Sarah Kane suffered from severe depression and was admitted to hospital several times in London, before committing suicide at the young age of 28. Her last play, 4.48 Psychosis, was performed and staged after her death. This production features no specific characters, nor does it describe a specific setting. Thus, every adaptation varies greatly from one another. Critics have described the play as having a constant shift between reality and plot, due its close connection to Kane’s actual depression and suicide; the play has been defined as a 75-minute long suicide note, written by Kane. Apparently, the title of the play is an analogy from the exact time Kane used to wake up during her depressive state: 4.48AM. Throughout the story-line, there is a constant contemplation between life and death, a continuous discussion of suicide and an ongoing presentation of the subjective thoughts on depression. Amongst other things, 4.48 Psychosis looks at the effects that medication can have on the treatment of depression, the battle with taking drugs and the constant contemplation of self-harm. The concepts that are evaluated are isolation, dependency on others and the effects that a depression has on relationships and love. Whilst this play is definitely not as violent or visually gruesome as some of Kane’s other production, it is the darkest play that takes a true toll on the psychological minds of the audience. While your stomach may not feel as upset as it did after Cleansed, your mind most certainly will.

4.48 Psychose/Wiki Commons


By the time the one-act Crave was ready to be performed in 1998, Sarah Kane had achieved a notorious status and reputation as a playwright. This led her to sign off the play under a pseudonym: Marie Kelvedon. Yet her attempts to cover the fact that this was her play weren’t enough, and several obvious signs pointed to her signature work. The main concept explored in Crave is the investigation of the pain endured whilst in love. Yet, the production marks a break from the violent scenes portrayed in Kane’s previous plays, such as Blasted or Cleansed. There are no actions that are set for each actor to do, nor are all the lines given to a specific character. Moreover, the four characters are each only identified by a single letter of the alphabet; their gender is anonymous too. The play is meant to be a dedication to the author Mark Ravenhill, although it is also highly inspired by literary works, such as the Bible or T. S. Elliot’s The Waste Land – there are several allusions and references made to both literary works. Although the play sounds quite poetic and lyrical, Kane still managed to make it thought-provoking, controversial and most definitely provocative. The themes portrayed and explored this time, include: incest, pedophilia, anorexia, drug addiction, murder and rape, amongst many others.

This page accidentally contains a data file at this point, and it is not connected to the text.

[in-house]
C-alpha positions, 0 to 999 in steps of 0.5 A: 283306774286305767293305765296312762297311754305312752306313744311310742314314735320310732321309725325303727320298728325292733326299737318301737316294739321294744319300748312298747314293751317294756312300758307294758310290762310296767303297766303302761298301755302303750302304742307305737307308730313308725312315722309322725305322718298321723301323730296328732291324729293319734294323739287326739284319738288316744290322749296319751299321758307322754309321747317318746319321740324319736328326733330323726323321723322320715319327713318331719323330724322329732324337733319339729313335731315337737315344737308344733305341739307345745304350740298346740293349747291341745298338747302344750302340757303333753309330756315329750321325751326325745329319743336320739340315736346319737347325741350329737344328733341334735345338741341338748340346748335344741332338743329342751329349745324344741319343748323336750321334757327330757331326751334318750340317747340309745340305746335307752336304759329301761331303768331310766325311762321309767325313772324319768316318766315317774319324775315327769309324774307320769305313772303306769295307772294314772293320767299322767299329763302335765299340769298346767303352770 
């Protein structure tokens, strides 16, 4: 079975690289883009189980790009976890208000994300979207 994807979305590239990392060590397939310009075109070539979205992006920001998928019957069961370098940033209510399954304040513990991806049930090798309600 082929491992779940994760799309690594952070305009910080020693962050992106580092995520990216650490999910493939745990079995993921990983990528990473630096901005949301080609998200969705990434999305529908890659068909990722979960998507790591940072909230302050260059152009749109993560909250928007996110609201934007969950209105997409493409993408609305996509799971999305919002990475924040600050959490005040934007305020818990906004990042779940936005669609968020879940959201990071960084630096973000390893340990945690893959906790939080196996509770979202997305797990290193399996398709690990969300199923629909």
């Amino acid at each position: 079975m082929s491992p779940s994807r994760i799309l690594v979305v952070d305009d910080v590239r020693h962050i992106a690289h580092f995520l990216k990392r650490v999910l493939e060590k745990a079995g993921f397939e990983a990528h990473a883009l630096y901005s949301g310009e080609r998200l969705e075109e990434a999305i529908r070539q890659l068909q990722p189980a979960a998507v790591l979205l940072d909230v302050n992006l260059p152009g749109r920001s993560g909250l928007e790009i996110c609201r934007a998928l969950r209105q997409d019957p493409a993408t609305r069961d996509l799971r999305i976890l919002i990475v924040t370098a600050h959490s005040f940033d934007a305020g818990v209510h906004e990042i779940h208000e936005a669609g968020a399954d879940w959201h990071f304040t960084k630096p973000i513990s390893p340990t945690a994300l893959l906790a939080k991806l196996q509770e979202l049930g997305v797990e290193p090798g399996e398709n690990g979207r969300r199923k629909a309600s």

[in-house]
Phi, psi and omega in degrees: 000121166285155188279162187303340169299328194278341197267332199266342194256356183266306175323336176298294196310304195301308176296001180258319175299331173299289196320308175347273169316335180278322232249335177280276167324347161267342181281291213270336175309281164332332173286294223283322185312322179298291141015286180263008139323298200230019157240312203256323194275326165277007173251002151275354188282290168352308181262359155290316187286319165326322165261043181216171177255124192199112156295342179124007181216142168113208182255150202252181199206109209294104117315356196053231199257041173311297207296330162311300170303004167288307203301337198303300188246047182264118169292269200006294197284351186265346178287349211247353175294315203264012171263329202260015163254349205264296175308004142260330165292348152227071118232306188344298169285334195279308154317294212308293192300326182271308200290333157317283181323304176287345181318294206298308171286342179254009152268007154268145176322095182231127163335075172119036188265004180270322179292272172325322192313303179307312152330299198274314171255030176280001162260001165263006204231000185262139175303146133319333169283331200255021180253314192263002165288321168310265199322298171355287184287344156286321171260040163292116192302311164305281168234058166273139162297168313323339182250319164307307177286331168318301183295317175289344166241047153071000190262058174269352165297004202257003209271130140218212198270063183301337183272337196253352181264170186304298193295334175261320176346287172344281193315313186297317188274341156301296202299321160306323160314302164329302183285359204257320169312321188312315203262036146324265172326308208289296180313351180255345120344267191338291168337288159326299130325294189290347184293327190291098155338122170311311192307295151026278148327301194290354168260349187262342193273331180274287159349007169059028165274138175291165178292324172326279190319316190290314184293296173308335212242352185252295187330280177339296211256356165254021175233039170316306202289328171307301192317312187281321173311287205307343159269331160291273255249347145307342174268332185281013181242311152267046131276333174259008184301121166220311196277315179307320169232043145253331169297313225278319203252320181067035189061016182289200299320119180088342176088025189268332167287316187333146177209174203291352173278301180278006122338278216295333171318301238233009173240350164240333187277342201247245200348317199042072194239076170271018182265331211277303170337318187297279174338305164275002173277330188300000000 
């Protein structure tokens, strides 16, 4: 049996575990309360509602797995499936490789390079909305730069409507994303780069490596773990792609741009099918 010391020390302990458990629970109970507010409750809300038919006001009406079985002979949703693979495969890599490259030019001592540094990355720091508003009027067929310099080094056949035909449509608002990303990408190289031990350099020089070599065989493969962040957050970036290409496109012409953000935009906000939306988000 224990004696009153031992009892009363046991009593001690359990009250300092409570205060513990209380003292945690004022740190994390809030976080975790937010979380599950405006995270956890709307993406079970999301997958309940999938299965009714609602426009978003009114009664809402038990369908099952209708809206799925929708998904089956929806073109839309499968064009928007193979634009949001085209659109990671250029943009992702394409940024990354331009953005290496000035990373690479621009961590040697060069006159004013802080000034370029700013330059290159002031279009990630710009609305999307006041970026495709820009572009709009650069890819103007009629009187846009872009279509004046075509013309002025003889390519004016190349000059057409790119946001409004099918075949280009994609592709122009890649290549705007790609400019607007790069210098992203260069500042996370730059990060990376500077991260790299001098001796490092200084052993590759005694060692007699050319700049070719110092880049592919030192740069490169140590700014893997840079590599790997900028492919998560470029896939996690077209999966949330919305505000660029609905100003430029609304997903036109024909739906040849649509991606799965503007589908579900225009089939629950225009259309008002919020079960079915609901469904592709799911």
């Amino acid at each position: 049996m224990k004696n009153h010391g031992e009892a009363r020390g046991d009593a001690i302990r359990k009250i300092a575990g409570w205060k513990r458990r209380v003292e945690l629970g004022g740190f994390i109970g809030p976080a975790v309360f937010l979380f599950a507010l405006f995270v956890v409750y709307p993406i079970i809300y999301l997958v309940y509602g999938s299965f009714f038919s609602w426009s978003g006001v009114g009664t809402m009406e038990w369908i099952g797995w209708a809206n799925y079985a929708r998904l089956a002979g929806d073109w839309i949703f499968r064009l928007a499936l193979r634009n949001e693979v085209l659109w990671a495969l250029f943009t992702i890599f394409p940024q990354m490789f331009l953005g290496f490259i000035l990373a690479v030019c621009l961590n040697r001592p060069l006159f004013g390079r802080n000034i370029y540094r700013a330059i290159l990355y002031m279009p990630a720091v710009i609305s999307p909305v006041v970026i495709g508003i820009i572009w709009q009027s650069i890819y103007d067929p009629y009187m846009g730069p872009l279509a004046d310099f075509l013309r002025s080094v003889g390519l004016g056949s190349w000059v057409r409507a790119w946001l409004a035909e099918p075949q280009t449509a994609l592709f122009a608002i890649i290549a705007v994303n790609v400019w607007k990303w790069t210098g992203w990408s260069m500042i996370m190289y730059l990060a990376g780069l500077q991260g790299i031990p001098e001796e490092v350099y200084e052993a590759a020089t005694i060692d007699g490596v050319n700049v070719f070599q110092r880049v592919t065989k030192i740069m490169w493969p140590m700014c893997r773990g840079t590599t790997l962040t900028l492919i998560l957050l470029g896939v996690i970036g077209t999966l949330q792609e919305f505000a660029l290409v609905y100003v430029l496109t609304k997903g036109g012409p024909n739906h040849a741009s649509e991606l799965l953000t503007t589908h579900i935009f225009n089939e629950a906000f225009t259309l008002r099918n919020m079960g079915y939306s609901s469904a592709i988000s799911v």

Phaedra’s Love

Unlike some of Kane’s later plays, Phaedra’s Love has a clear storyline, setting and character cast. This play seems to be more political than any of her other works, as it looks at the distorted family of a hypothetical monarchy. The play is a modern adaptation of Seneca’s Phaedra, which tells the story of the wife of King Theseus of Athens. Kane’s adaptation, however, focuses on Phaedra’s stepson, Hippolytus, whom she deeply loves, despite the obvious case of incest and infidelity to her husband. In the story, Phaedra seduces Hippolytus, who only then tells her he has had sexual relations with his step-sister, Phaedra’s biological daughter, who in turn has had an affair with her step-father, Phaedra’s husband Theseus. Hearing this news, Phaedra commits suicide leaving behind a note to say Hippolytus raped her, upon which he is sentenced to go to prison. In prison, he consults a priest with his problems, who then only responds by giving Hippolytus oral pleasure. The theme of incest and sexual relationships is heavily portrayed in this production. However, as in all of Kane’s plays, there is a heavier, underlying concept that should be taken away from the performance. In Phaedra’s Love, these concepts are mainly the brutal nature that is love, and the complex pain coming from being in love. But the play also looks at the need to have belief, versus the constant luring of nihilism in life.

Hippolytus Sir Lawrence Alma Tadema/Wiki Commons